From beginners to senior developers, Atom is the best code editor. You can customize it as much as you want for any environment through its native settings or external community packages.
I have no bias to talk about Atom because I particularly have been through several editors. I used to like Sublime Text and I worked with it for about 4 years until I started using Atom and saw that it's much better, especially for web development.
Setting up Atom for web development
Natively, Atom is already an excellent editor for web development. It comes with the main languages already installed, but we can improve it even more by adding some external packages.
If you work with specific frameworks such as React or Angular, I recommend you search for packages for JSX syntax, for example, in addition to the packages I'll cover in this article.
How to install external packages
A package or plugin is a software component external to Atom that can improve some existing functionality or bring new functionality to the editor.
A package can be installed with just a few clicks, just follow the steps below:
- On Atom, press Ctrl + , (or Cmd + , on Mac OS) to open the configuration menu.
- Click on "+ Install".
- In the "Search packages" field, type the package name.
- Click "Install", the package will be installed and will appear in the "Packages" tab.
Or if you prefer, you can use the shell command
apm install package-name.
We have arrived at the main point of this article. Below I list all the packages recommended for configuring Atom for web development and I talk a little bit about the functionality of each one.
Instead of just being guided by the name of the file and extension, how about seeing the file icon? Adding a more visual touch to your file tree makes your life a lot easier.
Automatically format your code with Atom Beautify. It works for several languages and can be used with the command Packages > Atom Beautify > Beautify.
Shows all the To-dos left in your code, so if you forget something, you can easily remember and find it. To find ALL in your project, go to Packages > Todo-Show > Find in Project.
Linter helps you analyze your code to identify programming errors. This package is the basis for other language-specific packages, such as linter-eslint.
Allows you to view the changes you are making to an HTML file in real-time. Very useful, so you don't have to switch windows all the time.
Use Ctrl + Shift + H to open or close the HTML view.
Excellent package for HTML autocomplete, CSS, and abbreviations. I recommend you to take a deeper look into this package (there are several tutorials on Youtube) and you will discover some pretty nice shortcuts. The way it works is simple, just type a command and press tab. e.g.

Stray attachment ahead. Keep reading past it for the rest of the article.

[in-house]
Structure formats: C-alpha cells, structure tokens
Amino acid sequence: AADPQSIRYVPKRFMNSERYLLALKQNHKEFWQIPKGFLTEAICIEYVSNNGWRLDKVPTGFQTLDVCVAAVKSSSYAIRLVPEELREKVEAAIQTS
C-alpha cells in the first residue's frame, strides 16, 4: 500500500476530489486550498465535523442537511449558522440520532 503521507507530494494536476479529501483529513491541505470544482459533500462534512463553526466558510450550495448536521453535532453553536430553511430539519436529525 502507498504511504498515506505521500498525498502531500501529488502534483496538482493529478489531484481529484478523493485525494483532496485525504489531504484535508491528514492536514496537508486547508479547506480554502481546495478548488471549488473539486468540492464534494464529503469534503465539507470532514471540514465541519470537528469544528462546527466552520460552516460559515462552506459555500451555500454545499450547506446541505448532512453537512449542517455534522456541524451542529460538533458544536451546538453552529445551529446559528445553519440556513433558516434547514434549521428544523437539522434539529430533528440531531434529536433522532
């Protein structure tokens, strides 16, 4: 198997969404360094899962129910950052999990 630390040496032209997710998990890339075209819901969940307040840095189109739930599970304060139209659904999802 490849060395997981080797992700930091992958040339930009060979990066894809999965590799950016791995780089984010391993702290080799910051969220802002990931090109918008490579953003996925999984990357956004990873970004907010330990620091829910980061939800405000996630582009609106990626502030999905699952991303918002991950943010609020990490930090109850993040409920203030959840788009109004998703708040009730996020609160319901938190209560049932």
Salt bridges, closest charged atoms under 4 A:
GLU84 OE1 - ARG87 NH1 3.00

html[tab] (generates an HTML boilerplate) or
ul.list>li*3[tab] (generates a full ul list).
Automatically close any HTML tag by typing only the minor sign and a forward slash
Linter Plugin for HTML. It's necessary to install linter too.
Helps you format CSS, LESS or SCSS by sorting the properties in a way that makes sense. To use it, select the desired CSS snippet, right click and click "CSS comb".
Very useful package to quickly change colors, not only in CSS, but any other language. To use it, select the color, right click on it and click "Color Picker", or use the shortcut Ctrl + Shift + C (or Cmd + Shift + C on Mac).
Linter Plugin for CSS. It's necessary to install linter too.
The themes are used to stylize the syntax and look of the editor. This is a very personal matter, but you need to choose a theme that is functional and at the same time, visually pleasing.
In Atom, themes are installed in the same way as packages and are separated into two categories: UI Theme and Syntax Theme, being used to stylize the editor interface and code respectively.
The theme I use is already embedded in the program and is the One Dark theme. I use it for both UI and syntax.
Why is Atom better?
- It's free: None of those BS popups asking you to buy every time you save.
- Open source: With a highly active community developing packages, discovering bugs, and sending out pull requests, Atom has a huge competitive advantage over its competitors.
- Built-in package manager: It's extremely easy to install, configure or remove external packages in Atom. This is one of the features that I like the most and that differs a lot from other code editors.
- Has built-in Git and Github: Before I started using it, I only used the terminal to control my repositories. But the integration with Git was done in such a good way that it became more productive to manage my repositories through the interface.
If you are interested, I leave here two other articles I wrote about Atom on this website: